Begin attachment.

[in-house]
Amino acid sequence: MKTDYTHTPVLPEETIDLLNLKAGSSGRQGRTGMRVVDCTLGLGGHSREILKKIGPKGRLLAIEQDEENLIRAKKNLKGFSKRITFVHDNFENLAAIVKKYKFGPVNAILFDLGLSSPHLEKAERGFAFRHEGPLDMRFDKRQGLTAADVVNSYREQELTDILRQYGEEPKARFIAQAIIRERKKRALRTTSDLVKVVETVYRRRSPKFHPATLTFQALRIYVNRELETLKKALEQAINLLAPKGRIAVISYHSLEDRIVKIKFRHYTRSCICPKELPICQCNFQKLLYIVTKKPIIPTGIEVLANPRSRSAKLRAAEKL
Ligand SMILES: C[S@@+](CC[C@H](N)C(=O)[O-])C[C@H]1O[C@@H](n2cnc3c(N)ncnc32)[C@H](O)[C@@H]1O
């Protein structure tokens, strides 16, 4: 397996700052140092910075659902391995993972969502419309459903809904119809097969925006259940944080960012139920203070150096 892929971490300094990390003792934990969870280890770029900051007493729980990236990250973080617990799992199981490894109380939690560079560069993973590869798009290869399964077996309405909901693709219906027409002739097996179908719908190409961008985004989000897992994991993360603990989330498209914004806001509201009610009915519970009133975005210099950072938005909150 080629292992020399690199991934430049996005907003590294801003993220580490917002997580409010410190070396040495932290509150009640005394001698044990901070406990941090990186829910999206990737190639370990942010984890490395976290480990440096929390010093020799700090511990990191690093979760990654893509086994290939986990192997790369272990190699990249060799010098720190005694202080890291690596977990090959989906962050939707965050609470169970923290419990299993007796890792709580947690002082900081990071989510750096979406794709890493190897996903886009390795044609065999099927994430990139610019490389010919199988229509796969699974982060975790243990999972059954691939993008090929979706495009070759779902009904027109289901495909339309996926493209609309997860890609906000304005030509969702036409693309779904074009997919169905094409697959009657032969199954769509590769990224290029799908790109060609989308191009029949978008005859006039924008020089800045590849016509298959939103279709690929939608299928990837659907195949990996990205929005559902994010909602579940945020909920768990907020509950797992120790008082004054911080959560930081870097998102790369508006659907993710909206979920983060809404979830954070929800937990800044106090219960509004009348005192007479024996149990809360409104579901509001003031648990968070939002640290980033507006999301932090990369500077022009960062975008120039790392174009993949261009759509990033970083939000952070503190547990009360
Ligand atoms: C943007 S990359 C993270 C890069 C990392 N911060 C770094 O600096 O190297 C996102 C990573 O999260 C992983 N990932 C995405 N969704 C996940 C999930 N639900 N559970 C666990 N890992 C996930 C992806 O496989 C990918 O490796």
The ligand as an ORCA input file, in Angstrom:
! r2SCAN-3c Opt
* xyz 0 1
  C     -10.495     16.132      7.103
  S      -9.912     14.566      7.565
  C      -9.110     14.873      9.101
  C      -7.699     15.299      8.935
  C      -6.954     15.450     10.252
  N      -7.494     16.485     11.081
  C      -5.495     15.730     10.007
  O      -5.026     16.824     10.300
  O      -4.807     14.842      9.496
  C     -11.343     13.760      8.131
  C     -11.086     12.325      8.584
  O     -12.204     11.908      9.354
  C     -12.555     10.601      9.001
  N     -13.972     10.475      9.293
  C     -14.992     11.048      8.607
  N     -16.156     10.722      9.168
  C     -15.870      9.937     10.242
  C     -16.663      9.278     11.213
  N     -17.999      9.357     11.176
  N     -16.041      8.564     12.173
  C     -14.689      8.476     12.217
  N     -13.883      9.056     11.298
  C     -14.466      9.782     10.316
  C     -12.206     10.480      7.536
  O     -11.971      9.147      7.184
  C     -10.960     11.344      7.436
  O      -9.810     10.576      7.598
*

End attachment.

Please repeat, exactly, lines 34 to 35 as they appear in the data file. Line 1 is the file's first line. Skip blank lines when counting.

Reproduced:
  C     -10.960     11.344      7.436
  O      -9.810     10.576      7.598